What is La Chandeleur?
On February 2nd, just 40 days after Christmas, it is a tradition in France that families and friends gather to eat crêpes (pancakes). La Chandeleur (Candlemas) is a local holiday that causes many of the streets of France to be impregnated with an irresistible crêpe aroma.
But the origin of this party, and of the French crêpes themselves as we know them today, is quite different.
Origin of La Chandeleur
There are different theories that explain the origin of La Chandeleur. One of the most widespread refers to the pagan tradition. According to it, it was customary to walk through the streets with torches to celebrate the arrival of a time of great fertility for the lands.
Later, in the fifth century, Pope Gelasius I turned this pagan tradition into a Catholic to celebrate the day Jesus was presented in the temple. It was then that the torches were exchanged for candles and they walked through the streets to the church.
Apparently, Gelasius I established the tradition of distributing galettes or salty crêpes to all the pilgrims who arrived in Rome on February 2.
A second theory relates the origin of La Chandeleur with prosperity. At the beginning of the year, buckwheat that was left over from the past crop was used to make crêpes; a symbol that gave way to a new season full of fortune.
And … why do they have a circular shape? Precisely as a tribute to that expected prosperity symbolized by the sun. A celebration of the longest days to come.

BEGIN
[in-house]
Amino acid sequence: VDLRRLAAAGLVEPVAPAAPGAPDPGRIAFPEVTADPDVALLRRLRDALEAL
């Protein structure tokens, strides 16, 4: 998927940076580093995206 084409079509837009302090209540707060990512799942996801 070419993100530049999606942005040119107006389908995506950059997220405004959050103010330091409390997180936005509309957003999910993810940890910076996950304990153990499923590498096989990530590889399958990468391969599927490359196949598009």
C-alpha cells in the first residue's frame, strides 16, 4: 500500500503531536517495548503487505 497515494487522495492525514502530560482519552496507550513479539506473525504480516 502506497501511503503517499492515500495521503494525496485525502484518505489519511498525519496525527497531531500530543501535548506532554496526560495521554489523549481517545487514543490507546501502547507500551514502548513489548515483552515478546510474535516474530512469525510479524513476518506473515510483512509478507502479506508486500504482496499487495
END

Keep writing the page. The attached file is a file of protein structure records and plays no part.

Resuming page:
How is La Chandeleur celebrated?
The tradition of preparing and eating crêpes with family, friends and even in schools has been established in French homes.
Of course, as in many other traditions, this day of Candlemas, “La Chandeleur” or festival of candles, “Fête des Chandelles”, is still linked to certain superstitions. For example, it is said that the first crêpe should be turned with the right hand, while the left hand holds a coin (if possible in gold). If the crêpe arrives in good shape to the pan (that is, without breaking or falling out), it means that this will be a year full of prosperity for the whole family.
The success of a good crêpe
What makes the crêpes able to make everyone fall in love with them? Perhaps its attractive simplicity; to make them you only need flour, eggs, milk, sugar and the ability to turn them around and to achieve the perfect balance between flavor, texture and thickness.
Or possibly the large number of combinations that they admit: from salty crêpes (mushrooms and cooked ham, eggs and bacon, tomatoes, cheese and fresh basil, smoked salmon with cream cheese, roasted chicken with tomato and emmental, sirloin with caramelized onions…) until sweet crêpes, the most traditional and consumed in France (stuffed with jam, chocolate cream and strawberries, nuts, honey, applesauce, ice cream, caramel and of course the famous crêpe Suzette!).
Celebrate La Chandeleur as a true French and enjoy!